WASHINGTON, D.C. — As the Supreme Court began to hear the case regarding former President Donald Trump being removed from the ballot in Colorado, Justice Ketanji Brown Jackson paused oral arguments to ask what this "Constitution" thing is everyone keeps talking about.
Jackson, the most recent addition to the court, halted the proceedings for several minutes to get clarification.
"What is this ‘Constitution' of which you speak?" Jackson asked, according to official Supreme Court transcripts of the hearing. "I'm not familiar with this term. I'm not a biologist, so I assume it could very well be some type of species found in remote parts of the globe. I suppose it could also be an old, old wooden ship used during the Civil War era. Can someone please explain to me what the ‘Constitution' is?"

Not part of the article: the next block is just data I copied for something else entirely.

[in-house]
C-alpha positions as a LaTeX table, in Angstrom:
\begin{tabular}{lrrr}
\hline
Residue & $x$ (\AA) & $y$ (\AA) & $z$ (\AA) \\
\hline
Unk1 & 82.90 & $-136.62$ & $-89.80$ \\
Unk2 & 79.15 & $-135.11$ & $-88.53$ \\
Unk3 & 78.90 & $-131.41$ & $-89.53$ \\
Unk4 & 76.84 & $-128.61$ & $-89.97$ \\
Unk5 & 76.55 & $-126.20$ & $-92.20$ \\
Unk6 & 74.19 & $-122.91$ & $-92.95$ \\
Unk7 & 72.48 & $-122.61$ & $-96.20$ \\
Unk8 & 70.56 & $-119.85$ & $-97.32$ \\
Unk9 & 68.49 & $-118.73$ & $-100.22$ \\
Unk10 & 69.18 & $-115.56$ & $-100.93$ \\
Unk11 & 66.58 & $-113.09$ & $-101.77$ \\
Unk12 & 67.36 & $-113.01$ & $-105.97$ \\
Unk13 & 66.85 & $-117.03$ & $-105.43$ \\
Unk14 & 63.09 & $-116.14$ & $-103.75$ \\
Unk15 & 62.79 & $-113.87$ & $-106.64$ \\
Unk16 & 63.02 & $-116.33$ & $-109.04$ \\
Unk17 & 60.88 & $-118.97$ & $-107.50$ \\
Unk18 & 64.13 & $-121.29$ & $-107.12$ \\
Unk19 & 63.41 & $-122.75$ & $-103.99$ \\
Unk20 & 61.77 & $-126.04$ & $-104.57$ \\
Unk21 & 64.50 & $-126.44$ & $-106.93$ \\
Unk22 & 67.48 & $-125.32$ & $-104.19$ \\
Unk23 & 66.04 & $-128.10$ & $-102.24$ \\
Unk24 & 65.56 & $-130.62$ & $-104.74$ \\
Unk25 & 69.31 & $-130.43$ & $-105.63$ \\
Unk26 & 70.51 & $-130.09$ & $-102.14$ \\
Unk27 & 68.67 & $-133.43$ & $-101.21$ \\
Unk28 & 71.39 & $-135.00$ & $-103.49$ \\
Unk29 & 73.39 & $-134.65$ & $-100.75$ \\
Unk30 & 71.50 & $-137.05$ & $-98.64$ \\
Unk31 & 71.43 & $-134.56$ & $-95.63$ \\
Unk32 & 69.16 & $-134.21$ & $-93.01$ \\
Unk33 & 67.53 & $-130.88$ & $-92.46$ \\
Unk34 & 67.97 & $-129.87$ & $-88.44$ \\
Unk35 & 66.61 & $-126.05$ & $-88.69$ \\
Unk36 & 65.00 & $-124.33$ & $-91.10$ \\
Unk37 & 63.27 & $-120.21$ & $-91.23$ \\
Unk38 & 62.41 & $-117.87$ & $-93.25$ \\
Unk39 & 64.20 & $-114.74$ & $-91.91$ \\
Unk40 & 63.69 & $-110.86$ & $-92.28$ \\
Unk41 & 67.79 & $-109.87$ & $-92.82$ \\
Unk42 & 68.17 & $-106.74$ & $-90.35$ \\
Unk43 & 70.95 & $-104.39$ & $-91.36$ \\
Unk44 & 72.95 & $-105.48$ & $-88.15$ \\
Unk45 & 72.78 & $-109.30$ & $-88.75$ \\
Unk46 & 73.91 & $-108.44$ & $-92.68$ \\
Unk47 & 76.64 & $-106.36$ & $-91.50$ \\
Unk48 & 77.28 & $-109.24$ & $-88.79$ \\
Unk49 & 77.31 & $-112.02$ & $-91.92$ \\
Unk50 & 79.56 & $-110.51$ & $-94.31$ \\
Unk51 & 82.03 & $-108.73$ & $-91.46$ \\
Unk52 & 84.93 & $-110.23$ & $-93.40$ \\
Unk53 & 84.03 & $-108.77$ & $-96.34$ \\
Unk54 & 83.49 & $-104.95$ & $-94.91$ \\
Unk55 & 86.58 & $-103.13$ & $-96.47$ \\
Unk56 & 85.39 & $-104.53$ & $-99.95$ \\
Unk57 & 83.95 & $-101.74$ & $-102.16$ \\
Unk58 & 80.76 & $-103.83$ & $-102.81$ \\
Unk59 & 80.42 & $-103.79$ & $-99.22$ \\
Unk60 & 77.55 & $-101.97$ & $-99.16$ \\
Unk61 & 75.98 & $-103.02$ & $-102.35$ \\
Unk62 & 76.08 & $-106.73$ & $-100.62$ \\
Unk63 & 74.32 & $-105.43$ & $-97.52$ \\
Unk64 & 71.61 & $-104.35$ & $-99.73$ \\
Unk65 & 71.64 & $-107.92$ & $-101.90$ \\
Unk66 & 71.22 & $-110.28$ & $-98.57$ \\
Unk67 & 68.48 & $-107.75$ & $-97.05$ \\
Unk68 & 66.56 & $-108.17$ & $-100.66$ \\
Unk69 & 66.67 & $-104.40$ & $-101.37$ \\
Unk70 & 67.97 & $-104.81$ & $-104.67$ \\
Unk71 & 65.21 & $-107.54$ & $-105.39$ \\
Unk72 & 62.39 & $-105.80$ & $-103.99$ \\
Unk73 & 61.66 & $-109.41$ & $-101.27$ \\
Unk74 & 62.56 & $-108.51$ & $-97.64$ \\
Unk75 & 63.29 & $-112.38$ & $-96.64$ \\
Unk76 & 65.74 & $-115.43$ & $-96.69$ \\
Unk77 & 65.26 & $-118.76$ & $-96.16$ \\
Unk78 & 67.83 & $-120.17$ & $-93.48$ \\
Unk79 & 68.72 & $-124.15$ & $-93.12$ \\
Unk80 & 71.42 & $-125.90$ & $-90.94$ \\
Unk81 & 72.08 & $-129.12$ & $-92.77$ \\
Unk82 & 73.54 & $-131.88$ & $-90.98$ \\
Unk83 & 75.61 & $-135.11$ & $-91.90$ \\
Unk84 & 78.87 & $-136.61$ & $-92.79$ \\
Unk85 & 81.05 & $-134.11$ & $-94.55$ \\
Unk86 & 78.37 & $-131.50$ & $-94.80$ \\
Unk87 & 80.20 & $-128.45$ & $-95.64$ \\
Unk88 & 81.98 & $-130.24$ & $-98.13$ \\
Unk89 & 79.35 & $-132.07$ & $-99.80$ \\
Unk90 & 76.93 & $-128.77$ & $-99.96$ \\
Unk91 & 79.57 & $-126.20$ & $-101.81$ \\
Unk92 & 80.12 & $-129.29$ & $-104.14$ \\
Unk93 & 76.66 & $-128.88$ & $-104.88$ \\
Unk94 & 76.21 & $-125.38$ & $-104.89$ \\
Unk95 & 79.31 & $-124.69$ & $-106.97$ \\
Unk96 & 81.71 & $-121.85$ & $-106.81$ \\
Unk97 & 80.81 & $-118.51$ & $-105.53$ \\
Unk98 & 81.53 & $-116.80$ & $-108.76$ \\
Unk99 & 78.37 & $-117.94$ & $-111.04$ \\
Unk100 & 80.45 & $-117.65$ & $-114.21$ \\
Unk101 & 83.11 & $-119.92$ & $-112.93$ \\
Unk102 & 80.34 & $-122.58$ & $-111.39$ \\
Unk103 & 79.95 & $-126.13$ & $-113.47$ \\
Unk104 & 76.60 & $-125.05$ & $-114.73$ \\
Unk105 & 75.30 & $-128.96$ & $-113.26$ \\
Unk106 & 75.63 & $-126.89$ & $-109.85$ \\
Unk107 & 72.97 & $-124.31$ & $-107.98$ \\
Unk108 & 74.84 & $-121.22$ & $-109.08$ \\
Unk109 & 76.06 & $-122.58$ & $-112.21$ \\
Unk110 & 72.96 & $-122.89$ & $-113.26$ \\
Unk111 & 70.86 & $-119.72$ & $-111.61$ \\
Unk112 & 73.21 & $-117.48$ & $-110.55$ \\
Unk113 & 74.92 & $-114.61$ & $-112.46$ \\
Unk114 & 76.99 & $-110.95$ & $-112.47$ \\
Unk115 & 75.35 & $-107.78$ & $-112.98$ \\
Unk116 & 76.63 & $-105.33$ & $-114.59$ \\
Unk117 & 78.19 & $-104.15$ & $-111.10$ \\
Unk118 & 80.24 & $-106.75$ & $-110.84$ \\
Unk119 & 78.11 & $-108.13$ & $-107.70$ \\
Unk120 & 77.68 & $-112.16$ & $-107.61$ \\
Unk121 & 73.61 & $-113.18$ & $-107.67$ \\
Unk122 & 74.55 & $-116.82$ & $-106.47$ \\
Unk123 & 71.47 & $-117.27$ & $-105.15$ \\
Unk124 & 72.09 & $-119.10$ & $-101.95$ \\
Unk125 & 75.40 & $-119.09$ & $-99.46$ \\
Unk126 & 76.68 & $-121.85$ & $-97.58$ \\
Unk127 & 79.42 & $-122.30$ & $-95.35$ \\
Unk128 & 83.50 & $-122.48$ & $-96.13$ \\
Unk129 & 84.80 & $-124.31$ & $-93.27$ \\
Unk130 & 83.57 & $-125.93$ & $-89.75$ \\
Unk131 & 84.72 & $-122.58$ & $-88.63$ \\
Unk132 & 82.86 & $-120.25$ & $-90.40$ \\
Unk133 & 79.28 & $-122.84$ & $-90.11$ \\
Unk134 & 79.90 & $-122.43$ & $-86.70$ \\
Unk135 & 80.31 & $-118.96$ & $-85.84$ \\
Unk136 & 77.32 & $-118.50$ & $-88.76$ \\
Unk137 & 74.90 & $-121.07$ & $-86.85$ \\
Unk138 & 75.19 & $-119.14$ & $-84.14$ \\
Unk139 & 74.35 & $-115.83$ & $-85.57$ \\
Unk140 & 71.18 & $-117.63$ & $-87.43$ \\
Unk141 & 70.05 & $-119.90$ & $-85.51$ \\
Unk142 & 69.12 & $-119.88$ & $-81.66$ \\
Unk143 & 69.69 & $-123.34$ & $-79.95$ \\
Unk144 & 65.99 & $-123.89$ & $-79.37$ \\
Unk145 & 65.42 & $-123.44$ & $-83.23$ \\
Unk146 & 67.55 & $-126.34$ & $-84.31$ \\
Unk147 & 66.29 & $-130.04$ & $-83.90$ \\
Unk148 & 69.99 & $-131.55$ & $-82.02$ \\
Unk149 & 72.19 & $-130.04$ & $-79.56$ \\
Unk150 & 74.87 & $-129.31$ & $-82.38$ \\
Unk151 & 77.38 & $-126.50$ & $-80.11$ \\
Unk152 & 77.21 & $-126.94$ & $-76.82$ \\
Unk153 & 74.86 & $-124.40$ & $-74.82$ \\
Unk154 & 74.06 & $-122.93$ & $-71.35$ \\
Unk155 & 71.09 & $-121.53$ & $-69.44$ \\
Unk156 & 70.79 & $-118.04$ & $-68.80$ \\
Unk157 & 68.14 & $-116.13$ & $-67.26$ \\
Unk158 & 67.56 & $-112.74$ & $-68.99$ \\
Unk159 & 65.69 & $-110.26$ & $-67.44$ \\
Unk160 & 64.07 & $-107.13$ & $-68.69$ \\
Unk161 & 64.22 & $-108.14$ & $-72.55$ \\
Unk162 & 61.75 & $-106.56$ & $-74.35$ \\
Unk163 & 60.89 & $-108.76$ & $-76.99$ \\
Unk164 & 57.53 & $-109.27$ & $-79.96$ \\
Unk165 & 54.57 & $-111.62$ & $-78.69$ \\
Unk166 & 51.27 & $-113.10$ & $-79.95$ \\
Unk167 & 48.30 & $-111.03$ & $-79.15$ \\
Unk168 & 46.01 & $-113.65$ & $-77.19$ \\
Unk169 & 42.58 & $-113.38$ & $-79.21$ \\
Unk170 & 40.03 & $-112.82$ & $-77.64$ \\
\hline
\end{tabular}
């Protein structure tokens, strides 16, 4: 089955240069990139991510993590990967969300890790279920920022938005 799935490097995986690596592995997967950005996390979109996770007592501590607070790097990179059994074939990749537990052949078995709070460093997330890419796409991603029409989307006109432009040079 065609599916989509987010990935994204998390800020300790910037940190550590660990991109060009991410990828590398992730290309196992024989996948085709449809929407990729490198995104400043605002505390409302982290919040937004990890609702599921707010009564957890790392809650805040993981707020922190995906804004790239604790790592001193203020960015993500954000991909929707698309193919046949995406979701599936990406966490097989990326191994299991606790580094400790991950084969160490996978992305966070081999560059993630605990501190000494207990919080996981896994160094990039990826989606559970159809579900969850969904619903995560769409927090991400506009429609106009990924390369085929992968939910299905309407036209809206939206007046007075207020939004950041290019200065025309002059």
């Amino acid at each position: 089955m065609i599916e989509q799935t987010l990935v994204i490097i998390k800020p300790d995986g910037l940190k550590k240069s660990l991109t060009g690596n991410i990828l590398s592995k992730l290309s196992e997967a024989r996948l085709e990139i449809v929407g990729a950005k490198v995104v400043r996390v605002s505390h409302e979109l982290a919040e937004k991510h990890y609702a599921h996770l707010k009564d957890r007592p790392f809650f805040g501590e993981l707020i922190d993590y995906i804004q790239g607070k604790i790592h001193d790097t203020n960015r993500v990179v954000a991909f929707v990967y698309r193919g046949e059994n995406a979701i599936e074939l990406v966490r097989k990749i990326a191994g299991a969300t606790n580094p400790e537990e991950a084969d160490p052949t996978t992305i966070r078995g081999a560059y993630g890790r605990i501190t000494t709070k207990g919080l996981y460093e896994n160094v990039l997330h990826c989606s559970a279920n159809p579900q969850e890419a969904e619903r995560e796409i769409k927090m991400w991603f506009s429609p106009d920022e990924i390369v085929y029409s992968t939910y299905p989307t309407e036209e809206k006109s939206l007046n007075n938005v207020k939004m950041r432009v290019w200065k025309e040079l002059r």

Though Justice Clarence Thomas reportedly struggled to stifle laughter, other justices began to explain to Jackson that the Constitution is, in fact, the founding document upon which all U.S. laws and government are built. "It's kind of an important document," Justice Samuel Alito said. "Familiarizing yourself with it could prove beneficial in future cases."
"Ah, yes, I see now," Jackson replied. "Thank you for providing me with this new information."
At publishing time, Justice Jackson requested additional recess time from arguments so she could research what the words "government," "document," and "laws" mean.
It's a serious medical emergency: you're minding your own business when you hear an opinion you slightly disagree with.